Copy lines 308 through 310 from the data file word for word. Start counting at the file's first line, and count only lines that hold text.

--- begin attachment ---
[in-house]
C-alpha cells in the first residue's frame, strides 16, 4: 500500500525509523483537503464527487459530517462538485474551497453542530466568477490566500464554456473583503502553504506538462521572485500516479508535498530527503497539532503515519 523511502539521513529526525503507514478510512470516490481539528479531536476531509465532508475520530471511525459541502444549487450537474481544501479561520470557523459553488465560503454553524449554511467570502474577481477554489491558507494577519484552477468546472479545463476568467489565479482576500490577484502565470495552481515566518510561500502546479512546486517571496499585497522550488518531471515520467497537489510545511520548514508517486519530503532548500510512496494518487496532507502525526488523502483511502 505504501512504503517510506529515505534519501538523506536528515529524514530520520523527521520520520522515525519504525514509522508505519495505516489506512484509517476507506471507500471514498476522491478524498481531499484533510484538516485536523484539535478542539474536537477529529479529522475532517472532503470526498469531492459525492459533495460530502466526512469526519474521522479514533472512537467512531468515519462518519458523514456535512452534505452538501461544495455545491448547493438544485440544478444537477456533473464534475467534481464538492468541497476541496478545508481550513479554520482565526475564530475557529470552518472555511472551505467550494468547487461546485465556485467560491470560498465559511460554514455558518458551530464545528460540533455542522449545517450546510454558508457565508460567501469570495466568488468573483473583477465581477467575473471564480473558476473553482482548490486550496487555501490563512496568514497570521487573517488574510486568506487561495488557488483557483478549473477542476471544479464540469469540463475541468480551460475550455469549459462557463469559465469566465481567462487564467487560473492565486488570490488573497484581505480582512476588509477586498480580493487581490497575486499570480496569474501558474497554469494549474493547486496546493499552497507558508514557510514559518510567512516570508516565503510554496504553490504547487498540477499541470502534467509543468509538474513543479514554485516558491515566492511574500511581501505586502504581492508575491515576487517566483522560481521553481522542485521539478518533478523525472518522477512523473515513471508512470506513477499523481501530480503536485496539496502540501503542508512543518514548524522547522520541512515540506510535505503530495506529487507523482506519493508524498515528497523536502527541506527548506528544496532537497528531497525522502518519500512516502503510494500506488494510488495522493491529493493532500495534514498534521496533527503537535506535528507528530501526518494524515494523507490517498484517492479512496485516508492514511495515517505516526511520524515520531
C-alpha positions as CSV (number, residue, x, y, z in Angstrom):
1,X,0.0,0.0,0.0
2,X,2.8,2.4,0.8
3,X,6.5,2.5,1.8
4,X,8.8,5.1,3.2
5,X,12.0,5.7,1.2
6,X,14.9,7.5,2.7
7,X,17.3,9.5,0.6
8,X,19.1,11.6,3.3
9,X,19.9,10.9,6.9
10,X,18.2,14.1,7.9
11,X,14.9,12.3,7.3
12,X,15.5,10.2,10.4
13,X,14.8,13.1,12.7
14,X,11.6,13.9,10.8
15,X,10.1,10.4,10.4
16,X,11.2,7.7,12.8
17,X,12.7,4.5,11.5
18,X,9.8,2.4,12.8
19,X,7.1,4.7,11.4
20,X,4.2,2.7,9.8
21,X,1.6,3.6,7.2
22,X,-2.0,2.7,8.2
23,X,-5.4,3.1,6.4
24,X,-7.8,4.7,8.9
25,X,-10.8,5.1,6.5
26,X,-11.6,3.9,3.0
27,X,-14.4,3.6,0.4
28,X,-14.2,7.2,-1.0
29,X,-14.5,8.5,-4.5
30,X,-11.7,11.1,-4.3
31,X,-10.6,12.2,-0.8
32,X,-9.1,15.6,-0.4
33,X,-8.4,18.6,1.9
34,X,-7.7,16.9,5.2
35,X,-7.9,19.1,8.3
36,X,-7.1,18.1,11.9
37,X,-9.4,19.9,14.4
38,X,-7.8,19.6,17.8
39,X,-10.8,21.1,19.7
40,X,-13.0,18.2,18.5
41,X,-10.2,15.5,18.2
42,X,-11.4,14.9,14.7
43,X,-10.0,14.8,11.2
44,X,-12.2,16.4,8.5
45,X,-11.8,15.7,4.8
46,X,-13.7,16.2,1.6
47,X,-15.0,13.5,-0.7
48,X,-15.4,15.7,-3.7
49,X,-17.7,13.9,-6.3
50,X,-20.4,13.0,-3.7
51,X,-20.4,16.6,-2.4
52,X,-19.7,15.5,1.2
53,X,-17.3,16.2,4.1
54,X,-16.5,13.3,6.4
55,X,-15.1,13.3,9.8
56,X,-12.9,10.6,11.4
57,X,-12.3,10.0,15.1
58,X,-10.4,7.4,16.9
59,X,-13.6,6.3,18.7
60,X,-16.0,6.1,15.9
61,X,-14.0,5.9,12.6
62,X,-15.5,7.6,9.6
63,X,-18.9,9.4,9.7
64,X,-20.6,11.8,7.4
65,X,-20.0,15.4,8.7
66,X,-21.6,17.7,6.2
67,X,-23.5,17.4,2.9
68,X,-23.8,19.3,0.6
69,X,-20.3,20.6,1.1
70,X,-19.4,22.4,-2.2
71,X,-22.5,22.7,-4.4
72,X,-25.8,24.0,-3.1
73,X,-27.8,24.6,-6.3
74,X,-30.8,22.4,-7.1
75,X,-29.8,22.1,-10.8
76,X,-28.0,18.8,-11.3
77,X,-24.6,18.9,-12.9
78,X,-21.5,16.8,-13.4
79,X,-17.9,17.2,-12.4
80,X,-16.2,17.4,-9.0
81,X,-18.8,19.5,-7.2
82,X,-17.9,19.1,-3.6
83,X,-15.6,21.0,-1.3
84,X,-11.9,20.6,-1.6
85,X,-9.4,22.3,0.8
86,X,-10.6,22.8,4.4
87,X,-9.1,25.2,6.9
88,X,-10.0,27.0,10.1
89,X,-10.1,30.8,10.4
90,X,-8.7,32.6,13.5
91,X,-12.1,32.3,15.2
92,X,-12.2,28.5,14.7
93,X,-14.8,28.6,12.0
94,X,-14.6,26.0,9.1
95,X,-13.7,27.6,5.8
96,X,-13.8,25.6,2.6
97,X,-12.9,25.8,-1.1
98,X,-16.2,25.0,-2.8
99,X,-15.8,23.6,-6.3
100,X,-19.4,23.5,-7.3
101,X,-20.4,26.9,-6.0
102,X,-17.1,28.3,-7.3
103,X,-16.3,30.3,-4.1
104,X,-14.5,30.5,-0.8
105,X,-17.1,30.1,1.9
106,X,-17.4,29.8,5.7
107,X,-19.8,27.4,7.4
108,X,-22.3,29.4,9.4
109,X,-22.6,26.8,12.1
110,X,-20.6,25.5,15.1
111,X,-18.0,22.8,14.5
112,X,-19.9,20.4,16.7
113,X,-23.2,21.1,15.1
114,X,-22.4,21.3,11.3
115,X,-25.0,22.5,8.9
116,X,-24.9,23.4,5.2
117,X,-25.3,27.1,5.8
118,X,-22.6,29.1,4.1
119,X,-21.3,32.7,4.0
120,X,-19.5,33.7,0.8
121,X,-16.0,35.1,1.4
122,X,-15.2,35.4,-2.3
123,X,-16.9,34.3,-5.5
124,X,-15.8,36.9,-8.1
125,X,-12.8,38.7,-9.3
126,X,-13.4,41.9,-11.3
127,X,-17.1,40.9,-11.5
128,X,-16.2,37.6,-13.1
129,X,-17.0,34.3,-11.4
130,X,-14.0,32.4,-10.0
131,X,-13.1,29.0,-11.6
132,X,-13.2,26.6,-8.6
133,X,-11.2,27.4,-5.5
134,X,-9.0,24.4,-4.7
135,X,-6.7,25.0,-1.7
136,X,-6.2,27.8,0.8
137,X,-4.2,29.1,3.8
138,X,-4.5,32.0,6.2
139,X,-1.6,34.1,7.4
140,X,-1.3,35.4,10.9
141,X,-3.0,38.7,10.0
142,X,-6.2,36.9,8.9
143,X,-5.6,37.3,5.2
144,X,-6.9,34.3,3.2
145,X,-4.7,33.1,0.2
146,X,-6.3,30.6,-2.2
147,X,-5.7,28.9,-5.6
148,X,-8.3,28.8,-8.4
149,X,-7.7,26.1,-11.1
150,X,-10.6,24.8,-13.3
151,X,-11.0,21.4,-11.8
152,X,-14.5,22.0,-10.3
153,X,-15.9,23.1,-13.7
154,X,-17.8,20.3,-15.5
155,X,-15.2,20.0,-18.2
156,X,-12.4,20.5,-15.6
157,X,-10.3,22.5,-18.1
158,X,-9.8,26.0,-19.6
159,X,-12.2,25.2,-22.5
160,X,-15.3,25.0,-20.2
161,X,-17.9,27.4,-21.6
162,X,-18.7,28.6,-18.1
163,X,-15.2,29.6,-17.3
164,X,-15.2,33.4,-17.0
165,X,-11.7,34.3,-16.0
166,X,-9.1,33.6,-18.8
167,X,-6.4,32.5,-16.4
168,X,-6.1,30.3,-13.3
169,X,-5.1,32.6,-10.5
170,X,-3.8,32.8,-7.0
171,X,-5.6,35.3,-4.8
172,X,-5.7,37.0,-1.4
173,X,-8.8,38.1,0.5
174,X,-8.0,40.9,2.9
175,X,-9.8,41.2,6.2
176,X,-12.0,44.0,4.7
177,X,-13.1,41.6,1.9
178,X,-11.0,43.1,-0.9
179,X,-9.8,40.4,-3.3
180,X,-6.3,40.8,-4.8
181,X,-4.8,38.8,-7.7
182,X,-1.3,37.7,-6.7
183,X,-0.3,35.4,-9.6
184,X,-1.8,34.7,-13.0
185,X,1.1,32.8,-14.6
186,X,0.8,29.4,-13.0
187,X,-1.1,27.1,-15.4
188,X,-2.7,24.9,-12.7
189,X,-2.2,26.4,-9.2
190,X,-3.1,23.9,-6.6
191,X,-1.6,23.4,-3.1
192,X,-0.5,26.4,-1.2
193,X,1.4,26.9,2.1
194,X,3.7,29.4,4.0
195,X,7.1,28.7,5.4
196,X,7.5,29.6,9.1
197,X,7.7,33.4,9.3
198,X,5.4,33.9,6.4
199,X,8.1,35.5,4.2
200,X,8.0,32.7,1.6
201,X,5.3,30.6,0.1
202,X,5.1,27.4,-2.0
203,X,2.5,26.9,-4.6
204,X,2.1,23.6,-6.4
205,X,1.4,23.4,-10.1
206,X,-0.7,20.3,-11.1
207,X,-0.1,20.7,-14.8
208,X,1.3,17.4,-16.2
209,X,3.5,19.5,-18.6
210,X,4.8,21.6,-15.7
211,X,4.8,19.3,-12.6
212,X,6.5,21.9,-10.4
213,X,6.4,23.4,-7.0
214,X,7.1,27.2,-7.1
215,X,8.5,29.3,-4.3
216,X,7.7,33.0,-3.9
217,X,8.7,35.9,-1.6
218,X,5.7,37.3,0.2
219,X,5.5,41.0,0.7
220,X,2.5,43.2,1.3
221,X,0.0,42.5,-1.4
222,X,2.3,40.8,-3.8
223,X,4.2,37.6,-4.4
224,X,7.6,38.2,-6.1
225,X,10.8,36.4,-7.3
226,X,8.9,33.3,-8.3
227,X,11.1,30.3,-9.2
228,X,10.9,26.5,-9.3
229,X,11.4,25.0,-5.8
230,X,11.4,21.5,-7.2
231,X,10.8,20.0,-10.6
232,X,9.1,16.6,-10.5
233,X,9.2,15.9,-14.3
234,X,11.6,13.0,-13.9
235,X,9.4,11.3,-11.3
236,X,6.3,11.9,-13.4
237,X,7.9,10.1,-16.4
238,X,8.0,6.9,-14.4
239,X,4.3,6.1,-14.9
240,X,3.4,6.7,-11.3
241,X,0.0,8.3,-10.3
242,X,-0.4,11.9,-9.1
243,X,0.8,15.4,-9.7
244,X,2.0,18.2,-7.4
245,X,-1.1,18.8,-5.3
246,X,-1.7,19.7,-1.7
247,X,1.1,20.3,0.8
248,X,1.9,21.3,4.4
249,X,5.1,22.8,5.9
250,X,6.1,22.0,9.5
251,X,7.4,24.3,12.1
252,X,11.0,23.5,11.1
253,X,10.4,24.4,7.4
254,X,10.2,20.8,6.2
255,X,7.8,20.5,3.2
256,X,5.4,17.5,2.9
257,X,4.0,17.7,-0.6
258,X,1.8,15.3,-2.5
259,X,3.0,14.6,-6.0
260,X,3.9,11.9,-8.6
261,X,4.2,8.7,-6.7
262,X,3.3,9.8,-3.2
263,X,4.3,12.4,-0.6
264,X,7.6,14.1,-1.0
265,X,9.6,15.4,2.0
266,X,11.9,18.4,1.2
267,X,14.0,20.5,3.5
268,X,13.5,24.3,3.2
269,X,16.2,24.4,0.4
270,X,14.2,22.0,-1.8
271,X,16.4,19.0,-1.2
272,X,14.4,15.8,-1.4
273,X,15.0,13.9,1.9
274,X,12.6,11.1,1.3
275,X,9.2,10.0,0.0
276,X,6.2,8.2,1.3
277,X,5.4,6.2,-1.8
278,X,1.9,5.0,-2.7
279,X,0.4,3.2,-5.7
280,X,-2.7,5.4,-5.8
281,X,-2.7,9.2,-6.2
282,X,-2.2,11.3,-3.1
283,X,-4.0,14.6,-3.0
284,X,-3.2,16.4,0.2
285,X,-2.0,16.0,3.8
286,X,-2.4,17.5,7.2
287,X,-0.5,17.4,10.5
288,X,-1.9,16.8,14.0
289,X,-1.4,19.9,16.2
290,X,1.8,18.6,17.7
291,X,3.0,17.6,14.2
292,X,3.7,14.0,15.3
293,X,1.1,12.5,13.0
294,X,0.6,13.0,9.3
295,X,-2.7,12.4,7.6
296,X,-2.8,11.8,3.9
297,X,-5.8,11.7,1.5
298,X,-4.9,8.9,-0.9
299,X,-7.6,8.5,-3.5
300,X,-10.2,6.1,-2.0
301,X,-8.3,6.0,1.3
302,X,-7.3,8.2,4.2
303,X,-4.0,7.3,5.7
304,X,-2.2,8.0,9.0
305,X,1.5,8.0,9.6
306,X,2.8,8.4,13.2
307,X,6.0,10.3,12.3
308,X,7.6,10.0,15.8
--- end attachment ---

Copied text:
305,X,1.5,8.0,9.6
306,X,2.8,8.4,13.2
307,X,6.0,10.3,12.3